In Dead Drop, I took a fresh look at one of the most famous spies of the Cold War, Oleg Penkovsky. A colonel in the GRU, Soviet military intelligence, in 1960 Penkovsky volunteered to spy for the West and was eventually ‘run’ jointly by MI6 and the CIA. He provided crucial information to the West, including manuals that helped identify the missiles Khrushchev had placed on Cuba. The CIA’s senior analyst Ray Cline told historian Christopher Andrew that Penkovsky’s intelligence was vital to the resolution of the Cuban Missile Crisis, as it allowed the agency to ‘follow the progress of Soviet missile emplacement in Cuba by the hour’.
The CIA’s involvement in the operation made my research a lot easier, because in 1992 they declassified a vast amount of material about it, including all of the transcripts of the meetings they and their British colleagues had had with Penkovsky, albeit with some redactions. I read over 1,400 pages of raw material during my research.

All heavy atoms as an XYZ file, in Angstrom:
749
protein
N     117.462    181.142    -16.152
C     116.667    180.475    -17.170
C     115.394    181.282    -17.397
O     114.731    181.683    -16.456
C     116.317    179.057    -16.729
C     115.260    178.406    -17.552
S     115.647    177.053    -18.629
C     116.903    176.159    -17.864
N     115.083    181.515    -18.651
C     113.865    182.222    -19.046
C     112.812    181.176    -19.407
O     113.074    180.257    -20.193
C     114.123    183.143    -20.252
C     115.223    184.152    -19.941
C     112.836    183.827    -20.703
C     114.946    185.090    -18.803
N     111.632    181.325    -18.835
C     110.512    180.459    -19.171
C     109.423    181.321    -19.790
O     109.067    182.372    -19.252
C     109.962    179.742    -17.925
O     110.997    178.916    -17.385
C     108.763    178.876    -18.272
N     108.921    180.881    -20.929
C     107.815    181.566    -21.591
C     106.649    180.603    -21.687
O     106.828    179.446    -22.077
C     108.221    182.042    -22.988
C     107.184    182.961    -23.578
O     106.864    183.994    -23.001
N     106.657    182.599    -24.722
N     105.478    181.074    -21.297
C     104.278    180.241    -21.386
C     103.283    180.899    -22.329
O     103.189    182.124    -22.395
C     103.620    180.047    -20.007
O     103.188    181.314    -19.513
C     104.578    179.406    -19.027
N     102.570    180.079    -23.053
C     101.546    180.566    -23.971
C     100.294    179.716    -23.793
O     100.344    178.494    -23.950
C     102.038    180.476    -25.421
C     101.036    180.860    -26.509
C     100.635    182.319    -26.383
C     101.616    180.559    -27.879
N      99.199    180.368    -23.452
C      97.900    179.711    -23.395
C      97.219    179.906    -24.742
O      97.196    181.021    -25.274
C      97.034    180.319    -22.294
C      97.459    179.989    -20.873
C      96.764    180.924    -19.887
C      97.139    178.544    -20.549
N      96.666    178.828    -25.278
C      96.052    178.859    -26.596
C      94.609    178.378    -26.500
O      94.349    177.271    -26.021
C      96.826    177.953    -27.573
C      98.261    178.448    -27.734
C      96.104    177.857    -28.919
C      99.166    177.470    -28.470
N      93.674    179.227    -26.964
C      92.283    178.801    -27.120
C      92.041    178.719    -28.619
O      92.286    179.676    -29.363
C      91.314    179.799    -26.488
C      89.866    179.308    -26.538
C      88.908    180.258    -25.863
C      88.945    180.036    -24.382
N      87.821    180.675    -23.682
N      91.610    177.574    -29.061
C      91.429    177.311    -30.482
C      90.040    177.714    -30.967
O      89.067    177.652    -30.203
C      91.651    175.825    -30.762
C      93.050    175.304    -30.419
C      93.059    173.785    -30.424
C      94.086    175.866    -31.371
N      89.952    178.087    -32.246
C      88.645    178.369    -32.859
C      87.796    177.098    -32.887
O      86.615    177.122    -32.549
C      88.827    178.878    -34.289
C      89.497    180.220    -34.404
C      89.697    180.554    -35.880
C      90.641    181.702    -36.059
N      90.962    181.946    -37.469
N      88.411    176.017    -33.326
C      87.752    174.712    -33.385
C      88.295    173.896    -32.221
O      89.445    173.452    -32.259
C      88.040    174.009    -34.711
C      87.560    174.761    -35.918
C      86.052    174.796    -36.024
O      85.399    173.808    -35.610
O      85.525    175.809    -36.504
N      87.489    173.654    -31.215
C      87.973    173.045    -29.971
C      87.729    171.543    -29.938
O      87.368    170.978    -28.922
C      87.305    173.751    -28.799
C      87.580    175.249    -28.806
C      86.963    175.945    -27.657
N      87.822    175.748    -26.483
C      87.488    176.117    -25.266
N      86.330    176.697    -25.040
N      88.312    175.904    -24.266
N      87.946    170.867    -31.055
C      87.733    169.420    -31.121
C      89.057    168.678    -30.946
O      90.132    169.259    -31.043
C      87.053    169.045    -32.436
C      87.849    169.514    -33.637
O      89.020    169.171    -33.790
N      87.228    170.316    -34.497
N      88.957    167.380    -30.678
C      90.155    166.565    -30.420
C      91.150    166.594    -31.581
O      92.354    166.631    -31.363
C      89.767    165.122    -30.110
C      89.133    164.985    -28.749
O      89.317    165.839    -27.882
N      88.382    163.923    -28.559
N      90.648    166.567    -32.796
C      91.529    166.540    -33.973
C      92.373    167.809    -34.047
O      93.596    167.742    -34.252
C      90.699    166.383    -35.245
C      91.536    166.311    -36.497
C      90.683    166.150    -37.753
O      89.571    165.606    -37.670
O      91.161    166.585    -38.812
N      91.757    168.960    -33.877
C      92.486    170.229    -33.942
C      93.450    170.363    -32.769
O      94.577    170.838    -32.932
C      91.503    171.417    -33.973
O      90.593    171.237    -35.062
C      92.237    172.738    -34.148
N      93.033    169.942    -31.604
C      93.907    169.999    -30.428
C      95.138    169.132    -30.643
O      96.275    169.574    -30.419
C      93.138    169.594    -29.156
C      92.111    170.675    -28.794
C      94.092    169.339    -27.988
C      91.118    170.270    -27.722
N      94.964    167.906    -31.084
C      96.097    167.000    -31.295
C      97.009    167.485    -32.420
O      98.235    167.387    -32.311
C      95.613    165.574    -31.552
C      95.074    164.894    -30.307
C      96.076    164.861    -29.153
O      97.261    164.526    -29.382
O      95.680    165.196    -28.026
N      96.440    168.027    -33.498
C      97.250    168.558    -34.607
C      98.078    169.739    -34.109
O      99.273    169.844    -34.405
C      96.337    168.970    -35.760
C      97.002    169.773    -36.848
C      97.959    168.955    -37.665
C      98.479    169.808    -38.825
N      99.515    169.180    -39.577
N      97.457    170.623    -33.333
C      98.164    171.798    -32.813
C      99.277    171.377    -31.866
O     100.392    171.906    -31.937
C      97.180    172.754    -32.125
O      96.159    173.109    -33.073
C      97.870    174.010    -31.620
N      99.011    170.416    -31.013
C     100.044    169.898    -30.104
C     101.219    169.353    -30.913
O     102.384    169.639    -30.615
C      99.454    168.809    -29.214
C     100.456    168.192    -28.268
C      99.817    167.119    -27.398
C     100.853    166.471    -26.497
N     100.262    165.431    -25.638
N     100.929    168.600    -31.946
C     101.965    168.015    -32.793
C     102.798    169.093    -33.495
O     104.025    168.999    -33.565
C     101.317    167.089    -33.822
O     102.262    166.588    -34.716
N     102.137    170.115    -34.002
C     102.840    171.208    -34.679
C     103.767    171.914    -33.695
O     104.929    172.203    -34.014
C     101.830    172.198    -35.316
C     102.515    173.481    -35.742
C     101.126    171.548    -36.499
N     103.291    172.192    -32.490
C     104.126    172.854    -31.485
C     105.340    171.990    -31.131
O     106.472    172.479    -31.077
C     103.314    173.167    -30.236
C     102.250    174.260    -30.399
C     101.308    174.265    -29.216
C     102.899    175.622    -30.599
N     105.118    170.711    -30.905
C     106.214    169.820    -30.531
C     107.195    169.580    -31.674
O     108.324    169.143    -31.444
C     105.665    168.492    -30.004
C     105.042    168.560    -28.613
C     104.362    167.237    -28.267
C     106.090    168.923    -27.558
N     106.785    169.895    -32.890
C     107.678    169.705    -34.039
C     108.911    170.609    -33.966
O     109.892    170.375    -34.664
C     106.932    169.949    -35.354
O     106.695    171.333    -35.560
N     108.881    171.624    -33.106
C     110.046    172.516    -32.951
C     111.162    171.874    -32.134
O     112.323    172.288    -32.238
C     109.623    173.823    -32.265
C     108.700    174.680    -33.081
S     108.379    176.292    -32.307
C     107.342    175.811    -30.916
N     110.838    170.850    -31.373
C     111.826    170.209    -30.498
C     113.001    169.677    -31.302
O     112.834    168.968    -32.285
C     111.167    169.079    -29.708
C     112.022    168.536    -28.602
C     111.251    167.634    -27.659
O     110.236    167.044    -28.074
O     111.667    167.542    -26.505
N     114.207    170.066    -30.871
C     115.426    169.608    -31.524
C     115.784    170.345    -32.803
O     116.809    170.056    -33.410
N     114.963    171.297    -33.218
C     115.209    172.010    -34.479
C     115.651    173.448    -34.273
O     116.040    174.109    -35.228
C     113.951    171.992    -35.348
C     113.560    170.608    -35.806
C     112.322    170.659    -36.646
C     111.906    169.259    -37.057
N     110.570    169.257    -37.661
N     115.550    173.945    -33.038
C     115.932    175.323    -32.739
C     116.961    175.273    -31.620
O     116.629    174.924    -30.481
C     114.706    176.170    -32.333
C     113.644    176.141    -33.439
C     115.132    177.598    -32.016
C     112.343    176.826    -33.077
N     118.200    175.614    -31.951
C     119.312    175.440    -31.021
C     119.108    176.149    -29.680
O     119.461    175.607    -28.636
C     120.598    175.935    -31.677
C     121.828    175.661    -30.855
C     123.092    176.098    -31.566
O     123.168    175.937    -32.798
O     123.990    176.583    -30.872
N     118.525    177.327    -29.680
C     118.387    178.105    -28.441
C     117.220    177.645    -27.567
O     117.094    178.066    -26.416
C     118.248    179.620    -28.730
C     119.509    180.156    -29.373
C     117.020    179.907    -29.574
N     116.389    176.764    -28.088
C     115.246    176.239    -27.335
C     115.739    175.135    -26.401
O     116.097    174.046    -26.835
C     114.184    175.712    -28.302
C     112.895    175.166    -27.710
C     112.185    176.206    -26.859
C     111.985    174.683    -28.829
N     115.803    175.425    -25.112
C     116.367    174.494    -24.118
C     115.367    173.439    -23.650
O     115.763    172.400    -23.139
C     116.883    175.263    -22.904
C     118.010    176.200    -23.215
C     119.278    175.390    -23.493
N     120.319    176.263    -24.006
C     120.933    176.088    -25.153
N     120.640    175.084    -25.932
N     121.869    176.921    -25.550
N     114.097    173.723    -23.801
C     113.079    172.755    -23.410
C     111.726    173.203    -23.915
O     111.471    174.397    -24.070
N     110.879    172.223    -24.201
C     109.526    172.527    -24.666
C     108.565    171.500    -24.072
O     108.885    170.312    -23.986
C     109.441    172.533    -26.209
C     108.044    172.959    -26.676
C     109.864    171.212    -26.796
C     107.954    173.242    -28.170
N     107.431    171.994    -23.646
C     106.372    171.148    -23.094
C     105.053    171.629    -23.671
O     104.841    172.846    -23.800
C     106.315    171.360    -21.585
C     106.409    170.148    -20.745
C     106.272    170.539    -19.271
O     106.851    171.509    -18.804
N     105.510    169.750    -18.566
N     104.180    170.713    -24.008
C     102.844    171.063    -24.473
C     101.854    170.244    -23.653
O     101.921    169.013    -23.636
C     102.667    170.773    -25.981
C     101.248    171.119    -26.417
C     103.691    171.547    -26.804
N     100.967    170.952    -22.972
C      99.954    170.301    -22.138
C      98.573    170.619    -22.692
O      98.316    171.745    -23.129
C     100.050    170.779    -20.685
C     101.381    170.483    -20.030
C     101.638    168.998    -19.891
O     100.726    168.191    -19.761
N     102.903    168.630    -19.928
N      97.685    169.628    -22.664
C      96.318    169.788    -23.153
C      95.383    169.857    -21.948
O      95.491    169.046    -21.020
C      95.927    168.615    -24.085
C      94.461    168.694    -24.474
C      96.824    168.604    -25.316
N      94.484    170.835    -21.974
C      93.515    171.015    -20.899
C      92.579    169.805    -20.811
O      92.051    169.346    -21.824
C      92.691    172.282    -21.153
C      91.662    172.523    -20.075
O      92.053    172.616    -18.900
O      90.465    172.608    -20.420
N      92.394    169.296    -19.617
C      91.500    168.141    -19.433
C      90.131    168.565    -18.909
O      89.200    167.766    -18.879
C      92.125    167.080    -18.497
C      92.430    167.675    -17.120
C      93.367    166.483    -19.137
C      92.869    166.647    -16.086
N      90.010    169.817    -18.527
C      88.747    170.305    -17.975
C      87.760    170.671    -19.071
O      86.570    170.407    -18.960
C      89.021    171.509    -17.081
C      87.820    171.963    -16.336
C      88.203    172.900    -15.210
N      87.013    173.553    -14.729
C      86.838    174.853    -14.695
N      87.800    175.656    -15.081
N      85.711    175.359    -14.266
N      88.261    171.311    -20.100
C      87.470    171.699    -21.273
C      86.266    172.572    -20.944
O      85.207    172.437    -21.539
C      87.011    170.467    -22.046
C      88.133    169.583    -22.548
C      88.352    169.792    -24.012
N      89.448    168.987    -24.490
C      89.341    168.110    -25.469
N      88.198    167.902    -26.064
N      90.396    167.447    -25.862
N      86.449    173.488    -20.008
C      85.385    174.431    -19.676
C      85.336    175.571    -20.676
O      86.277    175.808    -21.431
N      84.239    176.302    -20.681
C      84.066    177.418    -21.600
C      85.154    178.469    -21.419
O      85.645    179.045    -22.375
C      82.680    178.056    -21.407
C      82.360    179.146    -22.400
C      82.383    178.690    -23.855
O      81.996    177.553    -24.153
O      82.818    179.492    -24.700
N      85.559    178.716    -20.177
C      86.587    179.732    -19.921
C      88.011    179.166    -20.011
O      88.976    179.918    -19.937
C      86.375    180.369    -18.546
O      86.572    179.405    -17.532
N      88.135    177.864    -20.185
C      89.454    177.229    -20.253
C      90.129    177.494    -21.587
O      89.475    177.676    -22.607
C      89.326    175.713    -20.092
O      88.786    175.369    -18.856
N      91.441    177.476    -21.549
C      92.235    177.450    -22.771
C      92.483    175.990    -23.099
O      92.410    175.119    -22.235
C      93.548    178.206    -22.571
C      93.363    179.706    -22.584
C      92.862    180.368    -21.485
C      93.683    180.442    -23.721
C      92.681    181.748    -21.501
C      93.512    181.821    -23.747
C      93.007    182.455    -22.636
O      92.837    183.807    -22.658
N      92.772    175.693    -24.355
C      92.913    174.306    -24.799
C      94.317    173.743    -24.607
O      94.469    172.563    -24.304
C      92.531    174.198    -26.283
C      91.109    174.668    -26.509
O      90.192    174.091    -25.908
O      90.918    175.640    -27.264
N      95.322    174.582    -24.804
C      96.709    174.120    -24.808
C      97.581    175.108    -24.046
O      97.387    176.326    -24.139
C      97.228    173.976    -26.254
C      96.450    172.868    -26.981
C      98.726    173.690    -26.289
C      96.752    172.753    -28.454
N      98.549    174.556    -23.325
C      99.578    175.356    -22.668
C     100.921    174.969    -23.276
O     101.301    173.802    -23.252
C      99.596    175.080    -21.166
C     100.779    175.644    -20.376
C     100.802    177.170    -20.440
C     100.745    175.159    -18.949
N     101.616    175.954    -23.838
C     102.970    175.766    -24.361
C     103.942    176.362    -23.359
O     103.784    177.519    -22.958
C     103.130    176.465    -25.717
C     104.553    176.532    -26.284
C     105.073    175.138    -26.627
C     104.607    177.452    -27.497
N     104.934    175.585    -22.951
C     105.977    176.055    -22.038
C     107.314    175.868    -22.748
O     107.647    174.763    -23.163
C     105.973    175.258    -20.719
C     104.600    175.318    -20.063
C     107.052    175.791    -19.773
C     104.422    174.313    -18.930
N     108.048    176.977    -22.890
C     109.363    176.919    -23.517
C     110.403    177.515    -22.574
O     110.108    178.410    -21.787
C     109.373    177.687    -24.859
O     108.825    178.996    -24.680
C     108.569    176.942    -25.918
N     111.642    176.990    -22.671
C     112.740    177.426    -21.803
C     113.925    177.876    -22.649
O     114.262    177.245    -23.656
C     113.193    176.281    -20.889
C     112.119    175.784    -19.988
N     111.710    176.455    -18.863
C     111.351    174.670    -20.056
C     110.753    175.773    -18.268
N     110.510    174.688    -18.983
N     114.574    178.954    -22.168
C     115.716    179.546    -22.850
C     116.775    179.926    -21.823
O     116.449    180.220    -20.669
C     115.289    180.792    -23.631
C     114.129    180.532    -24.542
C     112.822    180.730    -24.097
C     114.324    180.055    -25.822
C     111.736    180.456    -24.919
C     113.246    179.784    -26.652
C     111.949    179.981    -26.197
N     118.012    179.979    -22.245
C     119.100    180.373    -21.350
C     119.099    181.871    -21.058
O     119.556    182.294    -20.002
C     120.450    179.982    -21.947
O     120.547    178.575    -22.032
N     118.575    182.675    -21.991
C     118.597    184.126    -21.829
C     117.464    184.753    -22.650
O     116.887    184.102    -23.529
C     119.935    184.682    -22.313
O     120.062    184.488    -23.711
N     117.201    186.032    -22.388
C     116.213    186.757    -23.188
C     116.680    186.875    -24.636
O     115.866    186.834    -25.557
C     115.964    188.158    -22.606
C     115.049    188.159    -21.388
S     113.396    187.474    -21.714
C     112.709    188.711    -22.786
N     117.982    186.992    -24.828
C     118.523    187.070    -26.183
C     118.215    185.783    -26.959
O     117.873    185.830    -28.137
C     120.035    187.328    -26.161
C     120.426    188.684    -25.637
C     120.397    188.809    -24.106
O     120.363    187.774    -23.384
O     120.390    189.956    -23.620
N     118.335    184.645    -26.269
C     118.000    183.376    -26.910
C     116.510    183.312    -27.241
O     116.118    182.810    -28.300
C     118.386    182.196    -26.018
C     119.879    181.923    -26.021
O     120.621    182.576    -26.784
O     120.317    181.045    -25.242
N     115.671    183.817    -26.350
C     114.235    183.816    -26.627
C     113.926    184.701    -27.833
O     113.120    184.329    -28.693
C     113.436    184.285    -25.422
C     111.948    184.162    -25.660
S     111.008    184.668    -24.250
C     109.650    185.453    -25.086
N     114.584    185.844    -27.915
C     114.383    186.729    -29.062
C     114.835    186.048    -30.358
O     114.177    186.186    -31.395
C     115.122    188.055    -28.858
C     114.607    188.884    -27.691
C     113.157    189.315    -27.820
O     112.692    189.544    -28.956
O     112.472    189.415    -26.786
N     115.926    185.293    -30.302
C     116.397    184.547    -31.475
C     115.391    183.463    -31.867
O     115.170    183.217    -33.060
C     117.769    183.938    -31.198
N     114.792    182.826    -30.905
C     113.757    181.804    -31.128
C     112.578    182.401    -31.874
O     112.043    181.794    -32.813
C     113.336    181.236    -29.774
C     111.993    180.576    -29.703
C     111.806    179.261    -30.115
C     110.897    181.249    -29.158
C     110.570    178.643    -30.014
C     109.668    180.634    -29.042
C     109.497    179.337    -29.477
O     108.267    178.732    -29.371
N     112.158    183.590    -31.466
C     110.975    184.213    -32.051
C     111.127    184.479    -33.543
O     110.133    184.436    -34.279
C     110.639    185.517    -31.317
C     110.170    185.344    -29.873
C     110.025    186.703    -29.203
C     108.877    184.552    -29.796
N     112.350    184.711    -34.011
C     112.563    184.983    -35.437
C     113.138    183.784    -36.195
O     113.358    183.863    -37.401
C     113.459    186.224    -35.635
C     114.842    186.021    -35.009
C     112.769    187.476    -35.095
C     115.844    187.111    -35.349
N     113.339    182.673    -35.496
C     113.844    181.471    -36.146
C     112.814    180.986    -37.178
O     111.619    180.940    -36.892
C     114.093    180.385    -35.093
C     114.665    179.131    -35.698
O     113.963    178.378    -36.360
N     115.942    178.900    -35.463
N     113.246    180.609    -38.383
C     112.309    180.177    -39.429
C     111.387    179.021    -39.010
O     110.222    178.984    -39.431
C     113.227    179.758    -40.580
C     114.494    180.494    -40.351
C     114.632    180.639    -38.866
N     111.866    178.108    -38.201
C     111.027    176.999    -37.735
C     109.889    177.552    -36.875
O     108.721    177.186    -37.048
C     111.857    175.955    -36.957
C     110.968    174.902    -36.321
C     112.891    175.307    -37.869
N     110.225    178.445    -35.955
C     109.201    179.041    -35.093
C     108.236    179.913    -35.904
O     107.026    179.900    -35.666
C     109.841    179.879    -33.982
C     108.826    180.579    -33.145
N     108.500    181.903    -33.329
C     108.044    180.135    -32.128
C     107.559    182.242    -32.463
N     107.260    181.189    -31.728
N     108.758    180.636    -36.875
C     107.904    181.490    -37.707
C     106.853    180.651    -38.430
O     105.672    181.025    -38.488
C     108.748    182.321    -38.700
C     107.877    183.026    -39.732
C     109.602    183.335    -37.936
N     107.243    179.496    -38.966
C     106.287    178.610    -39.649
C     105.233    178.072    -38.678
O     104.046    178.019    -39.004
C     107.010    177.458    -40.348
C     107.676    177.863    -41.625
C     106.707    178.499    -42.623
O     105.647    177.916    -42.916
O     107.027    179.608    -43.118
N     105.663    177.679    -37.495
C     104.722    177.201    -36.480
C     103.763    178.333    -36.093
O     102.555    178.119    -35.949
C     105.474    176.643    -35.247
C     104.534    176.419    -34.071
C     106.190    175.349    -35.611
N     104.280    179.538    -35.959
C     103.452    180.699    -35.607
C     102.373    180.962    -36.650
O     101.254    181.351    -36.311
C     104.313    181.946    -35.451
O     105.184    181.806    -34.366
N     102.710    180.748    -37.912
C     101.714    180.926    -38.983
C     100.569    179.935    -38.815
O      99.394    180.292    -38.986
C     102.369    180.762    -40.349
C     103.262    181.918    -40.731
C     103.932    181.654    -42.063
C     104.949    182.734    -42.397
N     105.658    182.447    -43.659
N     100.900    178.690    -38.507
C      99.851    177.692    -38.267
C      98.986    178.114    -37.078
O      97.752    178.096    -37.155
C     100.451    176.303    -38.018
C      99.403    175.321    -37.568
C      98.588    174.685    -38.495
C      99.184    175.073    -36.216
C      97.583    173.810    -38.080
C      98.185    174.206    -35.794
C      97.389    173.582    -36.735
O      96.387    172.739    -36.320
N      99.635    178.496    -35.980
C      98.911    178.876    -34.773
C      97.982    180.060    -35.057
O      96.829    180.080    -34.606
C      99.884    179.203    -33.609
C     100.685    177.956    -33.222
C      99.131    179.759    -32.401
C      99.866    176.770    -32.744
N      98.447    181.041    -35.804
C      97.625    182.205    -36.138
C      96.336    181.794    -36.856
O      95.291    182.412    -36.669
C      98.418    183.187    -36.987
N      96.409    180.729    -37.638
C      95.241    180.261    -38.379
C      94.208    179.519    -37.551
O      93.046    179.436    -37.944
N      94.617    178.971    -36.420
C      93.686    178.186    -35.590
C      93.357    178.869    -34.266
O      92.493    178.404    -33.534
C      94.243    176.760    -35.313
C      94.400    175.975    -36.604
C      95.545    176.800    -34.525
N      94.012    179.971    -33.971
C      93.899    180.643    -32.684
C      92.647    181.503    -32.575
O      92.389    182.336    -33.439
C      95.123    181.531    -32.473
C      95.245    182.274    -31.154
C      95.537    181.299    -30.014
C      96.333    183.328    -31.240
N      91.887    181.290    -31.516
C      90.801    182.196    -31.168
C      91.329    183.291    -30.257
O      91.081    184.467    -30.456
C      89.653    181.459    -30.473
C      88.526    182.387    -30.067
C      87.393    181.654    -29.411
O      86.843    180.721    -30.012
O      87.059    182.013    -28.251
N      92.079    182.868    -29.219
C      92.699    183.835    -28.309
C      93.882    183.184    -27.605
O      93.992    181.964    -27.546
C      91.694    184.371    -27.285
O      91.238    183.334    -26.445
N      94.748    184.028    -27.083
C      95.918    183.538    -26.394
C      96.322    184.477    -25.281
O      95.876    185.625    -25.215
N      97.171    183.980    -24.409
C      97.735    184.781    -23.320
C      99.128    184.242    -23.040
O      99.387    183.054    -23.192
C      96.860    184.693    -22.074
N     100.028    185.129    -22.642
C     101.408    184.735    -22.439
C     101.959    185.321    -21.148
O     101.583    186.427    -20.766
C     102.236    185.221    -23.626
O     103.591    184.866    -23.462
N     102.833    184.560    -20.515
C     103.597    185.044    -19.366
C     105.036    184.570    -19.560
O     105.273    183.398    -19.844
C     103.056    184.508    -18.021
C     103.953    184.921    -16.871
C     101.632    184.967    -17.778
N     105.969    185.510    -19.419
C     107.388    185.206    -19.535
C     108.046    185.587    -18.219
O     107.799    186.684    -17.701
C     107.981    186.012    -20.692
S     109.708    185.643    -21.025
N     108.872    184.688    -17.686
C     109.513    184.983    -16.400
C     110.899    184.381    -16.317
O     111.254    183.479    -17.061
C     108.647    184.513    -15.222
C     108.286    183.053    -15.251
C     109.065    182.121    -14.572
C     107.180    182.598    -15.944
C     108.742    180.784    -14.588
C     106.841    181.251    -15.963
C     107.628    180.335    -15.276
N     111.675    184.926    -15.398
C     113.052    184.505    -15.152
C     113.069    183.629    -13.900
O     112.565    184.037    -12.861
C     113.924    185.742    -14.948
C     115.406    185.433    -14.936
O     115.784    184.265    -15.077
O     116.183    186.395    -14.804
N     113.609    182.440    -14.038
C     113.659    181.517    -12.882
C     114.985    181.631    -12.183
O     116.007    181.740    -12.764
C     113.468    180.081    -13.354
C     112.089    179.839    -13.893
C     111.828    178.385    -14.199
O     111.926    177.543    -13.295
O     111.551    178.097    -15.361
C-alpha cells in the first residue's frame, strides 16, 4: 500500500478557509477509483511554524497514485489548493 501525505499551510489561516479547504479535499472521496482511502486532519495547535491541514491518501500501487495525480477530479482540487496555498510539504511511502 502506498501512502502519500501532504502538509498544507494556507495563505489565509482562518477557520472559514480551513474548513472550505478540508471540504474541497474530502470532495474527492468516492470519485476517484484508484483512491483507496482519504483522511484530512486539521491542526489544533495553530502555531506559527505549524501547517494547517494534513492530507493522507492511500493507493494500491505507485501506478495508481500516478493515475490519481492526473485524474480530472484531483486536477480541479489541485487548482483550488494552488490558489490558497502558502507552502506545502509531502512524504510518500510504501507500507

MI6 take a very different view to this process. Not only have they never declassified a single document about the operation, they even (indirectly) asked that I remove several pieces of information from the book, including some that was already firmly established in the public domain. In one case, the information featured in an obituary that had been published in The Times, while in another it was in an entry on Wikipedia.
So there are still holes in our knowledge of this operation, despite it taking place over half a century ago. The same applies, of course, to many other operations and aspects of the Cold War. But some of these holes are, slowly, being filled in. Last month the CIA declassified a new tranche of documents, including a couple that relate to Penkovsky.